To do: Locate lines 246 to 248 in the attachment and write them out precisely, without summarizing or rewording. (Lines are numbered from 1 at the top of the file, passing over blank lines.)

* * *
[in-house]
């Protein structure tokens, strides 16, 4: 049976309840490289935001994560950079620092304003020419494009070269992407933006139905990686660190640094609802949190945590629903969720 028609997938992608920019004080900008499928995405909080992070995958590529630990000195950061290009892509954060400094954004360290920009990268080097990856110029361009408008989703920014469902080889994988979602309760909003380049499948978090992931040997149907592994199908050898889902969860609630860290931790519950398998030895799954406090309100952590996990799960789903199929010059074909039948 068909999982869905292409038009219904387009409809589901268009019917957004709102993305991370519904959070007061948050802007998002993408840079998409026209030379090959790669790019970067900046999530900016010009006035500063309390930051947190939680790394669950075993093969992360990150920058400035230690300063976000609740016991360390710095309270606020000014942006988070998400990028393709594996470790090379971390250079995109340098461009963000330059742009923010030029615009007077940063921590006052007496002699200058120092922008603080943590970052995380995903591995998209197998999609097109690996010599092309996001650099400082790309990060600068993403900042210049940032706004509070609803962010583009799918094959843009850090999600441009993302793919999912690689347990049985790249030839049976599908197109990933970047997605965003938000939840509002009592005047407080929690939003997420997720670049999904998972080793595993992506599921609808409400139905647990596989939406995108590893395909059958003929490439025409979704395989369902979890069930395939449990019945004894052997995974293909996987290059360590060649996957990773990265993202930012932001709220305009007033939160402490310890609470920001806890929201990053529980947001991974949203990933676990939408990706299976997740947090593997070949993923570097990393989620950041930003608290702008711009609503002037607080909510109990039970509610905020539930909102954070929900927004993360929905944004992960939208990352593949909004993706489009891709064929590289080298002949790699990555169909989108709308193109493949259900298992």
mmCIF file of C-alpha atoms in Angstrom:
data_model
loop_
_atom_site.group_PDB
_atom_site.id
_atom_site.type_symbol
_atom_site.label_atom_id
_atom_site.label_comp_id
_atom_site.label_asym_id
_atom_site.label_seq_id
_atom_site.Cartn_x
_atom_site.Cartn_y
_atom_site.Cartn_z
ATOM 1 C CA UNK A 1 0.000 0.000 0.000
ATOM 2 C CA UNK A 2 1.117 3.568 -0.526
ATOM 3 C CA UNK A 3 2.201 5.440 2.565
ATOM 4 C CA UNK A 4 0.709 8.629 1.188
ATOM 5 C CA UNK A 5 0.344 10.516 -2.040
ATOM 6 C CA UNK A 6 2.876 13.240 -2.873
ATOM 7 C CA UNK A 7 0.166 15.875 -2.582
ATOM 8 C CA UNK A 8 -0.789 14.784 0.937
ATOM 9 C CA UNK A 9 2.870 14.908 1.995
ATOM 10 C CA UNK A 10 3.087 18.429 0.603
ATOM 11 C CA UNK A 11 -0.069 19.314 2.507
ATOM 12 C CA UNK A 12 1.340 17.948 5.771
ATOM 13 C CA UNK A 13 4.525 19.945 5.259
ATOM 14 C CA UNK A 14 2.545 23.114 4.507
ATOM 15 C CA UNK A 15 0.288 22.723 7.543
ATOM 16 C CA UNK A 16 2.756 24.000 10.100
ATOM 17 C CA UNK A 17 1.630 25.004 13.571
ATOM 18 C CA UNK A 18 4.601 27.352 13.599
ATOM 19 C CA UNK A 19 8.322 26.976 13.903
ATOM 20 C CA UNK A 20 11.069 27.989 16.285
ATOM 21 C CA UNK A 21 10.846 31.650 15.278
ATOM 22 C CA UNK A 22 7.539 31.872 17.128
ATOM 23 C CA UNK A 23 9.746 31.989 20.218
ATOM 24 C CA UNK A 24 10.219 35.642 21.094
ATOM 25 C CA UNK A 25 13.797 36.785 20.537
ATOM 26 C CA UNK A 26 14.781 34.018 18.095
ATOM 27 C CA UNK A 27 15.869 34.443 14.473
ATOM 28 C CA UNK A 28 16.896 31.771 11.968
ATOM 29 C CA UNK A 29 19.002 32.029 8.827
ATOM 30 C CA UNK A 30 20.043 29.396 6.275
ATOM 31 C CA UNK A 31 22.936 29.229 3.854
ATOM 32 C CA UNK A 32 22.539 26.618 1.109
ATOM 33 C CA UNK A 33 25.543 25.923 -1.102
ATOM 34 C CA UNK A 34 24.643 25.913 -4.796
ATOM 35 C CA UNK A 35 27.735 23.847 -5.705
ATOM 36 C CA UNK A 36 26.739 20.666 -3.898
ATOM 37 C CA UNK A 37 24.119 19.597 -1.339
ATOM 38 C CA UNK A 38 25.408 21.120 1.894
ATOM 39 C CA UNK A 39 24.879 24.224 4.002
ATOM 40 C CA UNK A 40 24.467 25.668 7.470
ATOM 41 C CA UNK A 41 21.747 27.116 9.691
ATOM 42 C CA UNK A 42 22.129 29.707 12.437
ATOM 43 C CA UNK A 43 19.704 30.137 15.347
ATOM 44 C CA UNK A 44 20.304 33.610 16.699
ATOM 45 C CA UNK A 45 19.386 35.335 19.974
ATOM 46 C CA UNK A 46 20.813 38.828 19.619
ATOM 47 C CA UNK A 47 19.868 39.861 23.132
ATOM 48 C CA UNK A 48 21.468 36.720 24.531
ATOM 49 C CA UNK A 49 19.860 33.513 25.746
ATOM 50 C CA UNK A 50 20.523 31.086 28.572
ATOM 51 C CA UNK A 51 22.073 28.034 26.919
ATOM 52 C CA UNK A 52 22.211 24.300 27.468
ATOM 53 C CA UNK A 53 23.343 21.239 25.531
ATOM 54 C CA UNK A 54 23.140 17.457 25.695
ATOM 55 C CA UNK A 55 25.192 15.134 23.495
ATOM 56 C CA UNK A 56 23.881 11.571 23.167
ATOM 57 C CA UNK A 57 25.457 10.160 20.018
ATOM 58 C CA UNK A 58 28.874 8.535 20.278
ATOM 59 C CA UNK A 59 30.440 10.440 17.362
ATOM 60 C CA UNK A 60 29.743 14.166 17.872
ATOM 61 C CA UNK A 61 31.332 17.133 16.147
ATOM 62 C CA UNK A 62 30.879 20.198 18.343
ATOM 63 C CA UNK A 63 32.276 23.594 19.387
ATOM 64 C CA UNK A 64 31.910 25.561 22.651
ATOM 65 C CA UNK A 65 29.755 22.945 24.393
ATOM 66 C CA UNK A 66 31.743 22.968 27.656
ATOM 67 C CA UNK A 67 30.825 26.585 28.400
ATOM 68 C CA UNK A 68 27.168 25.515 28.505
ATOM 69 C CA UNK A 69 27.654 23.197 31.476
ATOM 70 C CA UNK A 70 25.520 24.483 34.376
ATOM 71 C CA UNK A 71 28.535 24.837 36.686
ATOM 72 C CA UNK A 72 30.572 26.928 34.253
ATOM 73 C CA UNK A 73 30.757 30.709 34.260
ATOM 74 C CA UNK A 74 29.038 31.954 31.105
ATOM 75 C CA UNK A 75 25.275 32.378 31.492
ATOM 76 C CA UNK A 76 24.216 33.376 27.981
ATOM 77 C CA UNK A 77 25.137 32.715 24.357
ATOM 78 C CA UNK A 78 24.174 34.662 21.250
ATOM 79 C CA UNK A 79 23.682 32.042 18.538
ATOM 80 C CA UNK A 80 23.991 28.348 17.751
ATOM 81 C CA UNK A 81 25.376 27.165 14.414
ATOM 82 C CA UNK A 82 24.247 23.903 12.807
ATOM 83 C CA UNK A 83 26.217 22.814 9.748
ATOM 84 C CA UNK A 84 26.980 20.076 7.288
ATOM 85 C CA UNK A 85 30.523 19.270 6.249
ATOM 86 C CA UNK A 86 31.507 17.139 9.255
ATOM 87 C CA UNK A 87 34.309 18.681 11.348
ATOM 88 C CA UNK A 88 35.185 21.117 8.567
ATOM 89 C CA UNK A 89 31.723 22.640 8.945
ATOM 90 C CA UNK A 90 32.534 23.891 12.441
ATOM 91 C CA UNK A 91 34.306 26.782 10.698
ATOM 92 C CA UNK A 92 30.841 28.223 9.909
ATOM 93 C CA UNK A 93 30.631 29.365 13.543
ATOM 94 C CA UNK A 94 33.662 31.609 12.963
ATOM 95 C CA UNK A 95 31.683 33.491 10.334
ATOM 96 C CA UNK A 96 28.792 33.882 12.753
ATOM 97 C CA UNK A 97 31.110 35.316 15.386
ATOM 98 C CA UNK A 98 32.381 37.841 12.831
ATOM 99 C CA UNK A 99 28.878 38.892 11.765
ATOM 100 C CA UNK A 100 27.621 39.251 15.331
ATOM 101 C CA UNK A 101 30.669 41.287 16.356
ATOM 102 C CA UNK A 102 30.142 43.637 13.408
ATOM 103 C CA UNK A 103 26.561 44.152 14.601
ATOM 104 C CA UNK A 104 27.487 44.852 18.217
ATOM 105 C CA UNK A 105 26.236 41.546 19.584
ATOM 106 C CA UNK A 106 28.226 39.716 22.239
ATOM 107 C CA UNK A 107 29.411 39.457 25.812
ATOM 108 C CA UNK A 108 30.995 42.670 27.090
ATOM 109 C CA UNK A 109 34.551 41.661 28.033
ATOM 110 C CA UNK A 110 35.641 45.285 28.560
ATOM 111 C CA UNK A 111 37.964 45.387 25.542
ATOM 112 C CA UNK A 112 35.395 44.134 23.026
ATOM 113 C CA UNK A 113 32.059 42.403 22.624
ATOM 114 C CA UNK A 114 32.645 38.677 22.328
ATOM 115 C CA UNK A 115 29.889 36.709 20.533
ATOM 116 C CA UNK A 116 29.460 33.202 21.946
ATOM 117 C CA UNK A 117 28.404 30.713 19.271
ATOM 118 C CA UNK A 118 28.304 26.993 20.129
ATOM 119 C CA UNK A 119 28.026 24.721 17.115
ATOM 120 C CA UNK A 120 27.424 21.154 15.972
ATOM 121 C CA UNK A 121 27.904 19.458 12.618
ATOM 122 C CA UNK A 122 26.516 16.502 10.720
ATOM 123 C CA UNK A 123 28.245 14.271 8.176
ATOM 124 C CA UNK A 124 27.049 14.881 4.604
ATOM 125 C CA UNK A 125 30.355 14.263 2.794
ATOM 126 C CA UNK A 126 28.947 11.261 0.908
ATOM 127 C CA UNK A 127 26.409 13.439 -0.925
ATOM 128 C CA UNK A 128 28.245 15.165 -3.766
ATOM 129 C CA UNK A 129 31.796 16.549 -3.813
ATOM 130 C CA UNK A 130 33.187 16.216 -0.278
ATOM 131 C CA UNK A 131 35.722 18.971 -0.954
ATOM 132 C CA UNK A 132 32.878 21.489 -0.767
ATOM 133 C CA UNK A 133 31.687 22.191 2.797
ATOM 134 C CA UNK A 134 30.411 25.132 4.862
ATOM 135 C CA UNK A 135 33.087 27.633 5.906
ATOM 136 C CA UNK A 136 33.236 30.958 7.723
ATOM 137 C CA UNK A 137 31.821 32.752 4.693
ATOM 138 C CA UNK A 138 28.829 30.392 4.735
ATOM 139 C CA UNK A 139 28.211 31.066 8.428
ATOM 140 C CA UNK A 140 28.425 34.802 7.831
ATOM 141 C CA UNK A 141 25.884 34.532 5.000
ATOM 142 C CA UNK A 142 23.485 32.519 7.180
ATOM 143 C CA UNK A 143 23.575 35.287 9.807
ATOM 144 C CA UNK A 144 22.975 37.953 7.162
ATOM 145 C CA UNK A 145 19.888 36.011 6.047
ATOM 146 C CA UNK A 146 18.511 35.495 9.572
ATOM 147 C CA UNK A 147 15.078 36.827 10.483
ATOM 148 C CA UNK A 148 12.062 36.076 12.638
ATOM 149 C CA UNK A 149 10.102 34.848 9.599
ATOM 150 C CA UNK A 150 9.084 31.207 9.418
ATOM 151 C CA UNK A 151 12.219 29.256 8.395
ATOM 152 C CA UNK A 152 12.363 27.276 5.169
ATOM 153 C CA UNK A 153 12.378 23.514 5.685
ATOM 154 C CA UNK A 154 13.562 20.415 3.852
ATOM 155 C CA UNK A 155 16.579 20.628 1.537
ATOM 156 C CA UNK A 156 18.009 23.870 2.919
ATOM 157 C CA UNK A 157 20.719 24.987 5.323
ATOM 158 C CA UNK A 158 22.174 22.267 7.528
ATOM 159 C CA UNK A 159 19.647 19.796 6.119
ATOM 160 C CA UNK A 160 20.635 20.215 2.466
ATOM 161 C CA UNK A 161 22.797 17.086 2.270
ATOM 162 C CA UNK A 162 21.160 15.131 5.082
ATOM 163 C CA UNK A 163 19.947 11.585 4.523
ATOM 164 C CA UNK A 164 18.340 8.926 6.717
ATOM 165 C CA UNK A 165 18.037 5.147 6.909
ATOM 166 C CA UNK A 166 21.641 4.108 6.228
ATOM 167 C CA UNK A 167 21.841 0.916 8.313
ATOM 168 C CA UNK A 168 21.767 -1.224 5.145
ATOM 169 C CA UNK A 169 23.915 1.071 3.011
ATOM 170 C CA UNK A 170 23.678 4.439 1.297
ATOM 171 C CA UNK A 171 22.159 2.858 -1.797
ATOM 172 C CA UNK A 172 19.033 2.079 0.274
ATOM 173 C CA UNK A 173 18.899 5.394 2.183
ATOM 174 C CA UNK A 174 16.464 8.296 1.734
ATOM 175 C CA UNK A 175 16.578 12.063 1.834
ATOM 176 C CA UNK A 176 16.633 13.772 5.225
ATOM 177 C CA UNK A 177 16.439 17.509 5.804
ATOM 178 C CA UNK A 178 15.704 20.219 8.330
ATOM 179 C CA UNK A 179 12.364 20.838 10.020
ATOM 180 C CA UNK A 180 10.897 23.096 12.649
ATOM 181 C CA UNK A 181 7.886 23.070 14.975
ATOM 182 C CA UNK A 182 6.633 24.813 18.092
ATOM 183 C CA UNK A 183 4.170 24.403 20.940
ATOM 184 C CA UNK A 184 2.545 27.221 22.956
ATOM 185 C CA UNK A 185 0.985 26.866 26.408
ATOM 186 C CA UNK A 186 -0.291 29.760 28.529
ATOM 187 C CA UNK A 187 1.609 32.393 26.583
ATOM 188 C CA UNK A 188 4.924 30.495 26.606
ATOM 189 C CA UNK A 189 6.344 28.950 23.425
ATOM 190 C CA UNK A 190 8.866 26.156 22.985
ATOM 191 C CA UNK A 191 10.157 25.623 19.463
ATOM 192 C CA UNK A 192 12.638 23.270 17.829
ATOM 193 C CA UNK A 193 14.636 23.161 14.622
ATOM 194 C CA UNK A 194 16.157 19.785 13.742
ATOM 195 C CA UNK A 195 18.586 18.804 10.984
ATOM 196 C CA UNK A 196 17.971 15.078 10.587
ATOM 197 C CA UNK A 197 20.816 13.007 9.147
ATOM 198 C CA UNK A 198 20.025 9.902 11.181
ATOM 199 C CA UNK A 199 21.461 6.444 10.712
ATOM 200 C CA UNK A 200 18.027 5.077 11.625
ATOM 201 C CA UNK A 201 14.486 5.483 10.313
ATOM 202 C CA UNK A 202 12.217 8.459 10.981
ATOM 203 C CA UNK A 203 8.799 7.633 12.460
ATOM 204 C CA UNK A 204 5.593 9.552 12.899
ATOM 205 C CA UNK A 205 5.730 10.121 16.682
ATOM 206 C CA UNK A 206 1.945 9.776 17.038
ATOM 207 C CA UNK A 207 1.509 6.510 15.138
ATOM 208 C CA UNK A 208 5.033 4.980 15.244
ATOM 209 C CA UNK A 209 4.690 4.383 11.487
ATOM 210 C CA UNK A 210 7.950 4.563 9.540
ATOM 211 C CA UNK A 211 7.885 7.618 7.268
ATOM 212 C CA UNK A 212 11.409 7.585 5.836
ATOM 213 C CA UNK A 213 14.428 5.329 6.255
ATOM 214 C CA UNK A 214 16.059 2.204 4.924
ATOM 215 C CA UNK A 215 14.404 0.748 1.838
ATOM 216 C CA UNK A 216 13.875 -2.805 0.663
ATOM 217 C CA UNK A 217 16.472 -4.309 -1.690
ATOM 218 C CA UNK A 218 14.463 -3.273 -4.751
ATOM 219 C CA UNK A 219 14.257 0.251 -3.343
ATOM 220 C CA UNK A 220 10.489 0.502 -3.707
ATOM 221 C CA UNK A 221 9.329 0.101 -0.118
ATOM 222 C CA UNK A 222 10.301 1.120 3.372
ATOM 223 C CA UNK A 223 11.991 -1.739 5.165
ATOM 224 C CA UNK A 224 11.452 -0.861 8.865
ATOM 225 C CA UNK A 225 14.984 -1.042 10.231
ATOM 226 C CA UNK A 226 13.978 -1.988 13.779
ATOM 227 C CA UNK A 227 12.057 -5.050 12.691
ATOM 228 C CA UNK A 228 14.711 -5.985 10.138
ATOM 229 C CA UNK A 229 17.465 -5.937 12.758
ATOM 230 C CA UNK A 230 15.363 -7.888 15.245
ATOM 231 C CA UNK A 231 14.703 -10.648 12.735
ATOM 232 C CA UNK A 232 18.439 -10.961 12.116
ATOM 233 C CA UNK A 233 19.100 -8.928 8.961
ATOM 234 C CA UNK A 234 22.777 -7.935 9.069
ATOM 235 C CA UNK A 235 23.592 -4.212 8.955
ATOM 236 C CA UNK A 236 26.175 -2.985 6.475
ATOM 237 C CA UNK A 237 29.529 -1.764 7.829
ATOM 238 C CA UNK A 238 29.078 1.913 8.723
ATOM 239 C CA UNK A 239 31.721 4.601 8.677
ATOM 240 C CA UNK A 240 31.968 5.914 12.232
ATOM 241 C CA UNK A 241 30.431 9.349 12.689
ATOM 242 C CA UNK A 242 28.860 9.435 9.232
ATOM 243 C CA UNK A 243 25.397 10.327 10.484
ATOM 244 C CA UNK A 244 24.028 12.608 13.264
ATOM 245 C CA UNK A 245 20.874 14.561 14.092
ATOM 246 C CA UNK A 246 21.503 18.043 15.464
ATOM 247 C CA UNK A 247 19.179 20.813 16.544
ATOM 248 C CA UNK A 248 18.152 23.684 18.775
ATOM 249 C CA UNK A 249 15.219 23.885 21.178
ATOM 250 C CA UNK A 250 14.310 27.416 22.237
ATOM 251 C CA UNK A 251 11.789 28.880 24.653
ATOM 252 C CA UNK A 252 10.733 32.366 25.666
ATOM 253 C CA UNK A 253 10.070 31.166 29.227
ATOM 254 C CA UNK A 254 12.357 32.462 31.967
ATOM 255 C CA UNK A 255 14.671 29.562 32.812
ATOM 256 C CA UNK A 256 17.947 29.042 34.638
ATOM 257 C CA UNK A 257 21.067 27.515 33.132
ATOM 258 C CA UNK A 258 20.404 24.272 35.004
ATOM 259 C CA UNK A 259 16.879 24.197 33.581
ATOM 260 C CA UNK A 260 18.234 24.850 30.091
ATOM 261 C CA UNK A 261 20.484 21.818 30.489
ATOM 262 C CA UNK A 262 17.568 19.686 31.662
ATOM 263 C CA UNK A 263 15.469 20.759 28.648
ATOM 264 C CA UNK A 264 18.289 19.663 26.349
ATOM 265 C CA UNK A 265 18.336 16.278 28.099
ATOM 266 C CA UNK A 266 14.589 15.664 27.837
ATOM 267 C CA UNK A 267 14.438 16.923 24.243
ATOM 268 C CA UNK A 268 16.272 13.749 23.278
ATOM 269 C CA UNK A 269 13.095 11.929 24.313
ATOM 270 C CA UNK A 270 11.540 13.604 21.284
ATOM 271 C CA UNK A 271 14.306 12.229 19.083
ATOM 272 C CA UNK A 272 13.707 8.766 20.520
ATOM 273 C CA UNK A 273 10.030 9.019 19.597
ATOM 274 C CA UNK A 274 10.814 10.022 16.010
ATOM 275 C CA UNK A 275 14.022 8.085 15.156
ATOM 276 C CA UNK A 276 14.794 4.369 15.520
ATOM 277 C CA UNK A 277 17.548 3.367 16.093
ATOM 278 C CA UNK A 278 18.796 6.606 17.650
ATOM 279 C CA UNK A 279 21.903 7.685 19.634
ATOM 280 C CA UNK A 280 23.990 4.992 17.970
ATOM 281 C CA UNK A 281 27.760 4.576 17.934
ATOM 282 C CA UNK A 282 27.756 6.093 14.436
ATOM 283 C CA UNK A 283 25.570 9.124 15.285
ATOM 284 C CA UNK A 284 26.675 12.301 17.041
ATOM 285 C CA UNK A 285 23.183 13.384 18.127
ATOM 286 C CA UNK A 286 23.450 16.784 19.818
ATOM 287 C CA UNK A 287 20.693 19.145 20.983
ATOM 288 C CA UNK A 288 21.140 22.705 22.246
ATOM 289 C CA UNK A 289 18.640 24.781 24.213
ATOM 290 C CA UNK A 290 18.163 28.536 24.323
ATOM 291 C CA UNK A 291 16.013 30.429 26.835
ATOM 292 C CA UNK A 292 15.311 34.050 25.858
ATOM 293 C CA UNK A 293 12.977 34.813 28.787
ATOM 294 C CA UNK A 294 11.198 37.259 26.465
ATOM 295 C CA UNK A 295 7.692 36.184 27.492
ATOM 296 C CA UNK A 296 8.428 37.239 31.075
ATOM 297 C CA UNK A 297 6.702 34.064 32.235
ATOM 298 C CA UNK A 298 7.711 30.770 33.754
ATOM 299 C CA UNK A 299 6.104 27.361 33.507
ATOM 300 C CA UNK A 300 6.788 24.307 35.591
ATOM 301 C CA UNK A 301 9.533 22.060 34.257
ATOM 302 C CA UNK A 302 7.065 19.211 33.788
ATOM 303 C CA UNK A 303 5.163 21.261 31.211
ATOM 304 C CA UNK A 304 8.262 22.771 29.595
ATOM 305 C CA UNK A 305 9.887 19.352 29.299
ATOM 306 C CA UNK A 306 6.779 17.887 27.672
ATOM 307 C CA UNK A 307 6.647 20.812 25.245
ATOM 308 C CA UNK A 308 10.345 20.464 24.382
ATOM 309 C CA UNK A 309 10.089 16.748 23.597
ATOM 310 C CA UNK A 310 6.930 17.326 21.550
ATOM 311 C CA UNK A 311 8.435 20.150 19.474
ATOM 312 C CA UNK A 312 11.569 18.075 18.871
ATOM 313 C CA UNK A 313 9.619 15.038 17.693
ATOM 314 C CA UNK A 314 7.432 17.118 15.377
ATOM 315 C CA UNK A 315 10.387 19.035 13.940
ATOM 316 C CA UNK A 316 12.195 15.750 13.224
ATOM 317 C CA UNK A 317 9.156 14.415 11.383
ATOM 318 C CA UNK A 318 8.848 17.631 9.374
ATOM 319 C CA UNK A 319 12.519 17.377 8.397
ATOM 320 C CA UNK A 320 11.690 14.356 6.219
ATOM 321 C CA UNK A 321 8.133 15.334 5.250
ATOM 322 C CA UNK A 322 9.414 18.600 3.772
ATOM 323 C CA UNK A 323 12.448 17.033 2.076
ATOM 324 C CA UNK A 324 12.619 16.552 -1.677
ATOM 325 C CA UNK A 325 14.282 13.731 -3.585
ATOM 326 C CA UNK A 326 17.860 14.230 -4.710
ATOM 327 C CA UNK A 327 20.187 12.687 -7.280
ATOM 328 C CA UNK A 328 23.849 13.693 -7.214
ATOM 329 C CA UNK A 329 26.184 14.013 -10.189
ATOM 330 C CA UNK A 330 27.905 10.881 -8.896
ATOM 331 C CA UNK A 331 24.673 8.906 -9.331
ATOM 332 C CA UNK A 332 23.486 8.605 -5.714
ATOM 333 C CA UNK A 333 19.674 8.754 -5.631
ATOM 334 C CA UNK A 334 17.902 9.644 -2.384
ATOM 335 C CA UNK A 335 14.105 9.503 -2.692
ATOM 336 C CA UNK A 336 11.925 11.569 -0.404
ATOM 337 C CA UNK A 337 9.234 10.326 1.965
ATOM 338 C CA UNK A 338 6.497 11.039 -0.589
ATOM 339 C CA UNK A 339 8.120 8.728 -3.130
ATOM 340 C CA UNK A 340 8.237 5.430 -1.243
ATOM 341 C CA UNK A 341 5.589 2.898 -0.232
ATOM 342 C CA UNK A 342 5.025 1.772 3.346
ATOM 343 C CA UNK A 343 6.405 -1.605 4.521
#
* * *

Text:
ATOM 231 C CA UNK A 231 14.703 -10.648 12.735
ATOM 232 C CA UNK A 232 18.439 -10.961 12.116
ATOM 233 C CA UNK A 233 19.100 -8.928 8.961